Runtime: 1hr 34mins
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Jackie Earle Haley's directorial debut is just the latest in the crime/gangster genre that attempts to clone the films of Quentin Tarantino and/or Guy Ritchie. As these typically do, these films only serve to remind us of just how great the gangster flicks of Tarantino and Ritchie are.
Haley and many other filmmakers have attempted to recapture their well paced and always aesthetically pleasing films, but never manage to conjure the same quality. Here Haley starts the film with a funeral for a friend of the four main characters only to move them to a diner where they can plant the seed for the rest of the film's deeds.
Noah (rising star Dan Stevens) convinces his former high school buddies (and bullies... it's all the past right?) that he'll foot the bill if they agree to partake in a get rich scheme involving buying stocks for a startup company on the verge of making it big. But after the company's CEO gets arrested, the stock tanks and they're all out of luck. Soon after the news breaks, they're paid a visit from the gangster Noah borrowed the money from. He's Eddie, played all too tamely by John Travolta, and he offers them a deal they can't refuse. All they have to do to settle the debt is kidnap a criminal and hold him until a prisoner exchange is agreed upon by a rival criminal organization. Supposedly they captured Eddie's young niece, and the best way to get her back is by offering the opposing criminal boss' favorite relative for her.
Nevertheless, Noah and his cohorts Zach (Michael Pitt), Warren (Christopher Abbot), and Bryce (Rob Brown) aren't aware of who they're kidnapping until after the deed has been done. Once they realize, they become the stereotypical inept gangsters swearing at each other and making mistake after mistake until the bosses show up to bring the film to a close. They're trapped in-between two criminal organizations and the feds hot on all of their tails. To say much more would be to spoil the rest of the film.
Haley tries for Tarantino-esque moments of accidental violence, one in particular involves the feds threatening someone to coax information out of him by hanging him over a railing in a parking garage. The moment is brought to an abrupt end when they lose grip of him and he falls to his death. Where Tarantino would have wisely built the moment up and stuck with the perpetrators long enough for the moment to breathe, Haley doesn't have the patience. And none of the people involved have enough screen time to warrant spending time with in the first place. It's just one throwaway moment in a film filled with such moments.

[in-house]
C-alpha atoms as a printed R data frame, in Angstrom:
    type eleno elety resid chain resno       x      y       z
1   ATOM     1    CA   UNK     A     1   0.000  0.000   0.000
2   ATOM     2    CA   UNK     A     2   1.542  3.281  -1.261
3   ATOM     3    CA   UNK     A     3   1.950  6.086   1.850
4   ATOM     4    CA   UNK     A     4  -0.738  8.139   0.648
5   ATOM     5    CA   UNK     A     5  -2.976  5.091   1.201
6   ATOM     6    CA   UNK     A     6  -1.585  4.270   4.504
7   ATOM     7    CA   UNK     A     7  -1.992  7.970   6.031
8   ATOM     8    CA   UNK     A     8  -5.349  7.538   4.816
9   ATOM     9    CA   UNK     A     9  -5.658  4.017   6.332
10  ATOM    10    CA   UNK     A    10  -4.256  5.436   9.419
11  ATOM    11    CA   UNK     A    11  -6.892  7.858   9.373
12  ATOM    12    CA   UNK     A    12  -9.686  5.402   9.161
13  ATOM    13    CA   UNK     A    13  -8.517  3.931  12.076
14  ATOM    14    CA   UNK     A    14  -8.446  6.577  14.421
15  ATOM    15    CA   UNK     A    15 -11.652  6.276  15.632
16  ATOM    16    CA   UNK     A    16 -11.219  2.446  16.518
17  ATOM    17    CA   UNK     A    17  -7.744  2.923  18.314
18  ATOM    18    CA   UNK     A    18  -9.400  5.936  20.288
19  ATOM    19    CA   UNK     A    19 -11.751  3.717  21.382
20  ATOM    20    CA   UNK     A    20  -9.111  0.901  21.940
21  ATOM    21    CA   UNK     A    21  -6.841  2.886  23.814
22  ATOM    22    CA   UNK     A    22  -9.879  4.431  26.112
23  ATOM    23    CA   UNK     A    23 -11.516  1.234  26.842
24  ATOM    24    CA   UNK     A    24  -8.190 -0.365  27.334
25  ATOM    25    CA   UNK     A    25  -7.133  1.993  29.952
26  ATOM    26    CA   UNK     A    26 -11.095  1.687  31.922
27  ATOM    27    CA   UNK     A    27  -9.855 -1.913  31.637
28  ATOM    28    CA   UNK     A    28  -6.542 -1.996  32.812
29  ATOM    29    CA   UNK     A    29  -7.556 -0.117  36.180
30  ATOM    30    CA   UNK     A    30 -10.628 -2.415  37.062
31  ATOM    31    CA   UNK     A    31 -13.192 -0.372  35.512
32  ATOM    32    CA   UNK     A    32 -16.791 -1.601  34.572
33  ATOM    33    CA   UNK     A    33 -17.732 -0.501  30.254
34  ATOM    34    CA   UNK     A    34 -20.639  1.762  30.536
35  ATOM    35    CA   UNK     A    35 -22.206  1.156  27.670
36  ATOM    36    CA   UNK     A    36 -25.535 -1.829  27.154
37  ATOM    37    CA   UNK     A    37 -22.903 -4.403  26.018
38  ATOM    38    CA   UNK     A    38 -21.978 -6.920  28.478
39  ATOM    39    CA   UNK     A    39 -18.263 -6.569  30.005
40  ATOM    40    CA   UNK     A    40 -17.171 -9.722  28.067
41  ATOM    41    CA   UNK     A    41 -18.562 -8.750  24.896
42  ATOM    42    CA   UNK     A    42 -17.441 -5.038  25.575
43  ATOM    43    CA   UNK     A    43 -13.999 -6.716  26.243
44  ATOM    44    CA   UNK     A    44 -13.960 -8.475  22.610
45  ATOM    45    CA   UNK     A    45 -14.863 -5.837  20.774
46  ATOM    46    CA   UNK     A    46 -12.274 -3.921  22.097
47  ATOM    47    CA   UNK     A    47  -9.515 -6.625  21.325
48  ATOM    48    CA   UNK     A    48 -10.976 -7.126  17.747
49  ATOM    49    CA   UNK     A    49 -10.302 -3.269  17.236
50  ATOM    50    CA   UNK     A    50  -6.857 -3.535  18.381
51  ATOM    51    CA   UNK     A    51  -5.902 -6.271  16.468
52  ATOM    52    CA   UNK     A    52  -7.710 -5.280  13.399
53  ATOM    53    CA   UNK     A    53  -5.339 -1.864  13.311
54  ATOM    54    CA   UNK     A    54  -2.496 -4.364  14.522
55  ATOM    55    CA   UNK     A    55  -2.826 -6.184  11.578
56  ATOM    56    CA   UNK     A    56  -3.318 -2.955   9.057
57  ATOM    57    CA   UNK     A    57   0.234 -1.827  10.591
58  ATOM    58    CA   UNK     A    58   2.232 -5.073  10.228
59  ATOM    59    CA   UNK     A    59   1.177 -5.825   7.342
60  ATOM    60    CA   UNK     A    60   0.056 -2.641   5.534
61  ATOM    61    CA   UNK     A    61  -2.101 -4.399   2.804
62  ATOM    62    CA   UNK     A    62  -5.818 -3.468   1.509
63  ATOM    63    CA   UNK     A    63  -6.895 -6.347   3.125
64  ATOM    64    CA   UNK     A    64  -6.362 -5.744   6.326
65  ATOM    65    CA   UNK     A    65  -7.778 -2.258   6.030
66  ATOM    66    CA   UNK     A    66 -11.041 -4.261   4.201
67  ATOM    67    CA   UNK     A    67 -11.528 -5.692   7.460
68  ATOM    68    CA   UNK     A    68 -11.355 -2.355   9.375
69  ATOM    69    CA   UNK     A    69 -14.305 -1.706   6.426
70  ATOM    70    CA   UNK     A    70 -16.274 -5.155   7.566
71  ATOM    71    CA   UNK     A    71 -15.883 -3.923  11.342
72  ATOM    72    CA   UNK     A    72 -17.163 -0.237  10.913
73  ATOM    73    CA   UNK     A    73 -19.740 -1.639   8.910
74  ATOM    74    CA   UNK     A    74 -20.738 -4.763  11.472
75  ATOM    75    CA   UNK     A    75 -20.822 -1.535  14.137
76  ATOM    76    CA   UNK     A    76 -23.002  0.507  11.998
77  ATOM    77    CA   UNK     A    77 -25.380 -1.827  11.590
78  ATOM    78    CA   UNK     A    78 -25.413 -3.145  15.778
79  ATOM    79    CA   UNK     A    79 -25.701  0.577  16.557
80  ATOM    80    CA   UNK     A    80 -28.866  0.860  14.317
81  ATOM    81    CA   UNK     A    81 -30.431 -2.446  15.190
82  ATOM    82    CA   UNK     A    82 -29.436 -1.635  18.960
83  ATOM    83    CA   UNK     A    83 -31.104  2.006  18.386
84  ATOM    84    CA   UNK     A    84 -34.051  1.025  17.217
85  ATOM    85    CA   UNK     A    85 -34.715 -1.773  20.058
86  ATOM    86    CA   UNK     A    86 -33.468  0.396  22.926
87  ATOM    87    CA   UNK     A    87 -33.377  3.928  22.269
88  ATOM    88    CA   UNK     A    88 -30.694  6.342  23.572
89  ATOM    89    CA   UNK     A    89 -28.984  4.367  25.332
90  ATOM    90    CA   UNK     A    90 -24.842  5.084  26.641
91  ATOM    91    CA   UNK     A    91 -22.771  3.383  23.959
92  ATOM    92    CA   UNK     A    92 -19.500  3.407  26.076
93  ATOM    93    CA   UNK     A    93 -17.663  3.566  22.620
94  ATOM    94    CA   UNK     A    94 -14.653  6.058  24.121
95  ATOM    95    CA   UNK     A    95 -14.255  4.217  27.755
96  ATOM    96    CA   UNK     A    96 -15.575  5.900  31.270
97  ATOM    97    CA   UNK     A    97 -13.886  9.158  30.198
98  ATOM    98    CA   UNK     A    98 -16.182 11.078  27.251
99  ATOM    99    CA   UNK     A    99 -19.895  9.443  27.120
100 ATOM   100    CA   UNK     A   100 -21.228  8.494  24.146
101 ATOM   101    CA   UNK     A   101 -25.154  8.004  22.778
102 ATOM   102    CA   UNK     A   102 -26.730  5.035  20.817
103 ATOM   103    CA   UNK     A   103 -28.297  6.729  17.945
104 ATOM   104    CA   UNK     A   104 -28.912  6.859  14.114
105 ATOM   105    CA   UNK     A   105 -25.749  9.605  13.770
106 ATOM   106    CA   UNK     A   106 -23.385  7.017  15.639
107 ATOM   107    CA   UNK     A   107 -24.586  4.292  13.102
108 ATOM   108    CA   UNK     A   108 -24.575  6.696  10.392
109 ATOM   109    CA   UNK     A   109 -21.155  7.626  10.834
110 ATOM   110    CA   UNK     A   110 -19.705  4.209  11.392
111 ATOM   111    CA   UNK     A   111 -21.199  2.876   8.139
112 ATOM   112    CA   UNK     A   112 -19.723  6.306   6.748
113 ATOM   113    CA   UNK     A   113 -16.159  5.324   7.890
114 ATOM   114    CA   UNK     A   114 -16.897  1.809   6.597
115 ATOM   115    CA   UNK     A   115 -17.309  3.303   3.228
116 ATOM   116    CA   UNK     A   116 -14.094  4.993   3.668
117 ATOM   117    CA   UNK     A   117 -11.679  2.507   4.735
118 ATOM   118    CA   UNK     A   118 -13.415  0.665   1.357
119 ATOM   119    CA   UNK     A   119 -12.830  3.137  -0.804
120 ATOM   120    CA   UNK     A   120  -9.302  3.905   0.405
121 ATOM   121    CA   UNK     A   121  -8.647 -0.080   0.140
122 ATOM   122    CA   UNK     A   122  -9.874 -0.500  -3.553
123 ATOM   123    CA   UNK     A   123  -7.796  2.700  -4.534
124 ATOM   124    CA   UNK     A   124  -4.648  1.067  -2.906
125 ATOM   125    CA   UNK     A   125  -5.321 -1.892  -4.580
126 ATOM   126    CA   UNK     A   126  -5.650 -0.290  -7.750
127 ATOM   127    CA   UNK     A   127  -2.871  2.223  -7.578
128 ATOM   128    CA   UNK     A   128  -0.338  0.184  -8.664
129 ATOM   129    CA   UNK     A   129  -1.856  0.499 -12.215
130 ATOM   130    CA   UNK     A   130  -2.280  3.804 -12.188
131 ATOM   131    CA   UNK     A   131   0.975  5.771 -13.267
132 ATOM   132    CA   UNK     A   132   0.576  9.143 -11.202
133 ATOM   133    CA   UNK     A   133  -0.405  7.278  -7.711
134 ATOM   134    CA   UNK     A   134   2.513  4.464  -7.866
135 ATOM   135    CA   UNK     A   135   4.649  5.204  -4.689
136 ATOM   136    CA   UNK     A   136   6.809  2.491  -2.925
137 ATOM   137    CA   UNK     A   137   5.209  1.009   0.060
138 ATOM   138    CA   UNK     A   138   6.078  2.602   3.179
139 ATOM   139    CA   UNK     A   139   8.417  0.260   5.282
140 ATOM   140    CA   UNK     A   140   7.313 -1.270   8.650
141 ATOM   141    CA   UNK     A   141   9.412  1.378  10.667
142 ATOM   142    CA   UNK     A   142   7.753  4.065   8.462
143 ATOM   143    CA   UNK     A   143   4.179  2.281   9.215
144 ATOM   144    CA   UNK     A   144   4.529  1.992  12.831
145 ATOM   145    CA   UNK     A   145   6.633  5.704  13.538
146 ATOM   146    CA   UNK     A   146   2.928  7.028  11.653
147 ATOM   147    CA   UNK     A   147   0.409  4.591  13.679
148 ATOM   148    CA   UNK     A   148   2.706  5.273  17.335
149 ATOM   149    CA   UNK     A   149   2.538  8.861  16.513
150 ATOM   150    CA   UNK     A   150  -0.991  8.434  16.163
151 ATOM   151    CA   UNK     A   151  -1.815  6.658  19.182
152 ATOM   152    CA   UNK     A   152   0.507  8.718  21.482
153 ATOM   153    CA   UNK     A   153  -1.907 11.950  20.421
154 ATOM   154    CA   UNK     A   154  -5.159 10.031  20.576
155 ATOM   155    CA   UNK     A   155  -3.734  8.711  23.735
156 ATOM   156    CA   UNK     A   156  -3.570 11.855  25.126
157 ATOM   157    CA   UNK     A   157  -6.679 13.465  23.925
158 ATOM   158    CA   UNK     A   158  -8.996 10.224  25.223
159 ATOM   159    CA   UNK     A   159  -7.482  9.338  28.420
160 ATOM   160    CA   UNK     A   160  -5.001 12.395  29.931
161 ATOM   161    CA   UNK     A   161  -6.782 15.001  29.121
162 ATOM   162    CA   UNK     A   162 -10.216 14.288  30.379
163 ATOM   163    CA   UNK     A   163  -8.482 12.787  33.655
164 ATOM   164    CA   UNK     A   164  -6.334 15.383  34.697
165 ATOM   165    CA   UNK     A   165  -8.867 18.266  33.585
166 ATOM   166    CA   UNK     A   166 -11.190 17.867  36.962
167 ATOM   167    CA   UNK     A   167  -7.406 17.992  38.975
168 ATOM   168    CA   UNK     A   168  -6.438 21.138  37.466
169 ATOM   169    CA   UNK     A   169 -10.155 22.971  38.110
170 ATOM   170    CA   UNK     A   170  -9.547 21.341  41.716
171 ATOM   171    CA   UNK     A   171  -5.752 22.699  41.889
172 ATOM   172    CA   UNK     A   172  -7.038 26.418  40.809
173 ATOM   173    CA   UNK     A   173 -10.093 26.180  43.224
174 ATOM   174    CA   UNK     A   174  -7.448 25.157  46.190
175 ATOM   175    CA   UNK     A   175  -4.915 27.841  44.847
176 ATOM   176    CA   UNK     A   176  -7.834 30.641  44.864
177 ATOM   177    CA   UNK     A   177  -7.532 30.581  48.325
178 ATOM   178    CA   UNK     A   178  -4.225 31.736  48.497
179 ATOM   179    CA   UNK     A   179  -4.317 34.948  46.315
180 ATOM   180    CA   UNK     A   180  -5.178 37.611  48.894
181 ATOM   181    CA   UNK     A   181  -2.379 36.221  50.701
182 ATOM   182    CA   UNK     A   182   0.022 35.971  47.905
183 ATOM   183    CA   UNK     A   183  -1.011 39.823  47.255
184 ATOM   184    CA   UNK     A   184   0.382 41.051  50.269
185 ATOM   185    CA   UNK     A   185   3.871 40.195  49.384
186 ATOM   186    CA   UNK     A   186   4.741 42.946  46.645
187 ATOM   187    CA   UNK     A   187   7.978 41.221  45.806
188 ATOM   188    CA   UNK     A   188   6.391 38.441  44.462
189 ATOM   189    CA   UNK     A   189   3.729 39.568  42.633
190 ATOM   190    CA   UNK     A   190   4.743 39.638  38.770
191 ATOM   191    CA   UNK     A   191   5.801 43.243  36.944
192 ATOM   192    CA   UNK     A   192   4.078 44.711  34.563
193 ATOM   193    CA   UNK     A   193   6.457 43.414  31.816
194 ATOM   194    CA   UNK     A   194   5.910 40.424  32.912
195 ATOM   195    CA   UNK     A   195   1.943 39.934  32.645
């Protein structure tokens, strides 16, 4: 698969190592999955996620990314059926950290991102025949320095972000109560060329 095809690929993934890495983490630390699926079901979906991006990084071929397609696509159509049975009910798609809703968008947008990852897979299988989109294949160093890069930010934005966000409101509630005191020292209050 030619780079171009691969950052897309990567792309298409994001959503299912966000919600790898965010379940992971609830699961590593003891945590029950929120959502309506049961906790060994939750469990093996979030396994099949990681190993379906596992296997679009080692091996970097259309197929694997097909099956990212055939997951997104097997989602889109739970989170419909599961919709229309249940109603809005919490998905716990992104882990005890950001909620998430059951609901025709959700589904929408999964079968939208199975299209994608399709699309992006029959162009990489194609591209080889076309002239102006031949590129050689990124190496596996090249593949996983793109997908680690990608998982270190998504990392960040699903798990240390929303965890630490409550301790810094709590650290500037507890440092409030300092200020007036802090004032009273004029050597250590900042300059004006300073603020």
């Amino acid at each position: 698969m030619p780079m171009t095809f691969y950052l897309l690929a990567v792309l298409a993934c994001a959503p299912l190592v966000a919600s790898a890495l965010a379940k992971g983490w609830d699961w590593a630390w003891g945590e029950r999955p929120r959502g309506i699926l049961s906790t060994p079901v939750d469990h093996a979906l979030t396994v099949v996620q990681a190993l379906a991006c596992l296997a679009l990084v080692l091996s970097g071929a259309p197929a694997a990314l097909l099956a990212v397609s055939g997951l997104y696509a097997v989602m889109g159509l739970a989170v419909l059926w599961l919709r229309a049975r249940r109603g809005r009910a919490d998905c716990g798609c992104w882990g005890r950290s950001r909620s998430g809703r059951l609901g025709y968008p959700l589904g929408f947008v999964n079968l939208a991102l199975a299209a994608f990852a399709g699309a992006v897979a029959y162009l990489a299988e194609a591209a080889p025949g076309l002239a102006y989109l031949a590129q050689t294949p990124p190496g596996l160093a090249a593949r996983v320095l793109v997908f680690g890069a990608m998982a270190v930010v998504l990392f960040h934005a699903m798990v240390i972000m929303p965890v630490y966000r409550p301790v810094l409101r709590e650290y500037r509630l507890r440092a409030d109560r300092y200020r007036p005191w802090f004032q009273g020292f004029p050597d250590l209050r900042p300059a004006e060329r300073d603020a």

Haley himself gets in on the action playing the part of Eddie's henchman Gerry. He's the only one of the true criminals who gets any sort of backstory, yet it's all too brief and fairly unimaginative in execution. Yet that's a criticism that can be leveled at the film as a whole as well. Haley simply doesn't borrow from the best aspects of what has clearly inspired this film. He's all too eager to rush through the moments that should have been allowed to breathe and yet slower moments spent at the rundown apartment where the four kidnappers hold their prisoner manage to bog down the film causing continued pacing issues.
It's certainly not as fast paced and humorous as a Ritchie film, and certainly not as stylistic and deliberate as a Tarantino film. Even if it features elements of both, it fails to satisfy on the same level as either. It also borrows fairly heavily from another film that to explain the comparison would be to spoil the film, nevertheless you will likely know it if you should decide to see this film.
At some point the film eventually stops being what it's about, late in the film, to be about something far more petty and completely out of left field. Call it a twist if you want, but it isn't necessarily as satisfying as twists found in the films it's trying to replicate. Rather than feeling like a twist the film naturally lead up to, it feels like one the film might have been better off without. Even Travolta and Haley, who are clearly capable of the great performances this film lacks, are forced to the sidelines in favor of the lesser characters portrayed by up and coming actors that seem bored by this film. Travolta's one scene of character building, is a poorly blocked, violent one in which he beats a man with a crowbar. However, the scene's lack of build up and abrupt departure make for a lacking moment. Yet that is, inevitably, how I'd describe the ending as well. It appears, Taratino, Ritchie and the few other filmmakers that can make a film such as this work are still miles ahead of their imitators.